Gaeton Fonzi died in late August. Arlen Specter died Sunday. Thus are gone within six weeks of each other two men whose paths crossed dramatically in connection with the assassination of President John F. Kennedy. It was Specter, who as a junior counsel to the Warren Commission in the 1960s came up with the “magic bullet” theory, which was necessary to pin the crime on a lone assassin – Lee Harvey Oswald. It was Fonzi who, after interviewing Specter, was one of the first to write in a magazine article that the theory was impossible. Fonzi wrote how the normally smooth-talking Specter, stumbled and fumbled trying to explain his theory. Specter went on to a long career as a U.S. senator from Pennsylvania, but was increasingly dogged by the criticism that, intentionally or not, he had blown an investigation of monumental importance.
Fonzi later got a close-up look at the assassination as a government investigator for two congressional committees in the 1970s. What he saw convinced him that there was a conspiracy to kill JFK, and a second conspiracy, largely orchestrated by the CIA, to cover up the nature of the crime.
First, in Gold Coast magazine in 1980, and 13 years later in his book The Last Investigation, Fonzi described the frustration of trying to solve a murder, when at every turn agents of the U.S. government blocked a serious inquiry into the background of the crime of the century. That book had little impact when published, but over the years has inspired many researchers who used his work as a template, so that upon his death The New York Times called his book “an iconic work” regarded as one of the best ever on the assassination.
Still, some people wonder if we will ever know the full details of the crime and why it has been so difficult for conscientious investigators to explain. Only in recent years has it become apparent that one reason, if not the central reason, was that almost from the day in Dallas in 1963, Robert Kennedy, and by extension over the years the Kennedy family, did not want the truth known.
In books such as David Talbot’s Brothers and James Douglass’ JFK and the Unspeakable it has become known that Robert Kennedy sensed the nature of the conspiracy almost from the day it happened. One of his first calls was to John McCone, director of the CIA, asking if his agency was involved. McCone, a Kennedy appointee, clearly had no idea. He was out of the loop of the network of men who hated JFK for his refusal to attack Cuba and to agree to remove missiles from Turkey during the Cuban missile crisis of 1962.
It appears that Robert Kennedy also sensed that those behind the murder had connections to a group he was personally overseeing, men with a mission to kill Fidel Castro. And he may have known Oswald was an intelligence agent set up by the conspirators to appear to be a Castro sympathizer to justify an attack on Cuba. Since President Kennedy had agreed to lay off Castro, he feared that if Oswald’s role as a CIA asset became known, it could destroy the effectiveness of the agency, create huge problems for himself and possibly lead to a deadly confrontation with the Soviet Union. It was exactly such an attempt to defuse the Cold War that had earned him and his brother the enmity of those high in the military and the intelligence community. It is revealing (although it was not revealed at the time) that Robert Kennedy used back channels to tell the Soviets that he knew they had nothing to do with the killing, that it was a domestic conspiracy.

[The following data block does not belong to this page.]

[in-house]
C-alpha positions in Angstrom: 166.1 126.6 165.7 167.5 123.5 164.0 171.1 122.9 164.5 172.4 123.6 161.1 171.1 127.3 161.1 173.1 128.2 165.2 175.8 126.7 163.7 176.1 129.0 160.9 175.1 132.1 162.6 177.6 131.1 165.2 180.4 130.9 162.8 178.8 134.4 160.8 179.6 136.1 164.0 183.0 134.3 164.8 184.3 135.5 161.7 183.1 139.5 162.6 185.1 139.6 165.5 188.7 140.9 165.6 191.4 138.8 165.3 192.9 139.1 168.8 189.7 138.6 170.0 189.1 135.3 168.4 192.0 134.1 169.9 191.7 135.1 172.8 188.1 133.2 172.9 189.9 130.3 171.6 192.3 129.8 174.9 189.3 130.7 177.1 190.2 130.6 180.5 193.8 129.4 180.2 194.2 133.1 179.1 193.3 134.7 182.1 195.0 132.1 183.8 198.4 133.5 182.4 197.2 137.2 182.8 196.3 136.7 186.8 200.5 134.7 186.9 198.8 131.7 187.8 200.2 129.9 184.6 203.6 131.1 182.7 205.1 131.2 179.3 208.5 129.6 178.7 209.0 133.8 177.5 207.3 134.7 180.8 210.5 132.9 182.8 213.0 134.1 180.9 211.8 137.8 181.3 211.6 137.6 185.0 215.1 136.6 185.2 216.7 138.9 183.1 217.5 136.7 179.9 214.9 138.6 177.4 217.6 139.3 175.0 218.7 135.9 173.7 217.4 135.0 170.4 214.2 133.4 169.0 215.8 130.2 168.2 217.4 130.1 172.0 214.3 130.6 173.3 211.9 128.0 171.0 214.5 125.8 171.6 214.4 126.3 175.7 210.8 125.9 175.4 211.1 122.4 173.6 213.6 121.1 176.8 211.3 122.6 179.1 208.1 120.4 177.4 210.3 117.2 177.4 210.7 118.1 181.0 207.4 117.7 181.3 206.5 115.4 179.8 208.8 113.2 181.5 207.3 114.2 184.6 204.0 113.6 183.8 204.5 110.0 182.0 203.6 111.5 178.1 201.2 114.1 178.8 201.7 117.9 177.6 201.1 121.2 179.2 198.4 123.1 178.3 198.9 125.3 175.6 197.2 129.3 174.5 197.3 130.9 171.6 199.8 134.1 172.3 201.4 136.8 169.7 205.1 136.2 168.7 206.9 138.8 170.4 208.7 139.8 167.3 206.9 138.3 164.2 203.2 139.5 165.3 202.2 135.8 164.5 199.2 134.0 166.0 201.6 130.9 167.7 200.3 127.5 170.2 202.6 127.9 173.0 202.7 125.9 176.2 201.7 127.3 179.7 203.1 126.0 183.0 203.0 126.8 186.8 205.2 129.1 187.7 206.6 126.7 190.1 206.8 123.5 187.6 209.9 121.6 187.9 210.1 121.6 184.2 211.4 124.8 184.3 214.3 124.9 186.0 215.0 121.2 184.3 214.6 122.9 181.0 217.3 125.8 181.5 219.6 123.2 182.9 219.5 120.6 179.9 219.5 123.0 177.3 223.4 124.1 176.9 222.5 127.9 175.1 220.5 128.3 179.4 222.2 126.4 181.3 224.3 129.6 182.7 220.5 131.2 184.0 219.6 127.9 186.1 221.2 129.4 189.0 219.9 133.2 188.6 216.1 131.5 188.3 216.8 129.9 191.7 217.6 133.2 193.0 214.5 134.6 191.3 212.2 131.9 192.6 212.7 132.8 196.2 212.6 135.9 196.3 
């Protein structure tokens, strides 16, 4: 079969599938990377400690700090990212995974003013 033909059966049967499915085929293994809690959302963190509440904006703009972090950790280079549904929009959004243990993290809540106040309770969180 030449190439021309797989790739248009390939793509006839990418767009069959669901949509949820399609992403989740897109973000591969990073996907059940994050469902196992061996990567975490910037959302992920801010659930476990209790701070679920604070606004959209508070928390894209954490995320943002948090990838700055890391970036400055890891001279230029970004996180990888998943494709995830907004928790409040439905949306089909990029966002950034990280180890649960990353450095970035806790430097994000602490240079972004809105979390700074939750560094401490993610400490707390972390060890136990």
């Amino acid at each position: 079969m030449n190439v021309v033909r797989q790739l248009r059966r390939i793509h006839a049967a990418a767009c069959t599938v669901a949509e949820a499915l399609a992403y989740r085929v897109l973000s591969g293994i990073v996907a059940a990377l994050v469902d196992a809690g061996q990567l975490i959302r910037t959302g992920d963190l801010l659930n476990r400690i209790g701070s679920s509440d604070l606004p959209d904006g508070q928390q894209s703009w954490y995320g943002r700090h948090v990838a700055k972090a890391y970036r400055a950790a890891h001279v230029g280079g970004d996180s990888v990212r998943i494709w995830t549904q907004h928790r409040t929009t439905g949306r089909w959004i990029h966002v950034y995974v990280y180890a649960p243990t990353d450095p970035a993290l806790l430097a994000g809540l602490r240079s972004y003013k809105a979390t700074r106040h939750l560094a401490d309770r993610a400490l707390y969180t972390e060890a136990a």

Robert Kennedy publicly said nothing. He may have feared for his own life, with some justification. But those close to him have said he privately monitored investigations such as New Orleans District Attorney Jim Garrison. There were also hints that if he became president he might attempt to get at the truth. He never got there.
Some of this remains speculation. But what is not speculation, and bears heavily on the argument, is a memo written by Robert Kennedy’s second in command, Nicholas Katzenbach, three days after the assassination. It was to Bill Moyers, the new President Lyndon B. Johnson’s assistant. It is among documents that have surfaced over the years. Initially, it did not create much of a stir. But, as more about Robert Kennedy’s thoughts become public, and in the light of 50 years of frustration is the search for the truth, the memo is dynamite. Among the paragraphs are these:
“The public must be satisfied that Oswald was the assassin; that he did not have confederates who are still at large; and that evidence was such that he would have been convicted at the trial.”
“Speculation about Oswald’s motivation ought to be cut off, and we should have some basis for rebutting thought that this was a Communist conspiracy or (as the Iron Curtain press is saying) a right-wing conspiracy to blame it on the Communists. Unfortunately the facts on Oswald seem about too pat—too obvious (Marxist, Cuba, Russian wife, etc.). The Dallas police have put out statements on the Communist conspiracy theory, and it was they who were in charge when he was shot and thus silenced.”
He recommended “the appointment of a Presidential Commission of unimpeachable personnel to review and examine the evidence and announce its conclusions.”
Katzenbach ended by advocating a quick public announcement to “head off speculation or Congressional hearings of the wrong sort.”
Keep in mind this went out just three days after the assassination, when Oswald was still supposed to be something of a lone-nut mystery.
Katzenbach, who died last May, was Robert Kennedy’s right-hand man. Can anybody believe that this went out without RFK’s knowledge and approval? To this observer, it makes it clear the fix was in from the beginning, and Robert Kennedy, almost surely, for patriotic reasons, was part of it.
Robert Kennedy was as much a victim as his brother, and it is hard to solve a crime when the victim does not want it solved.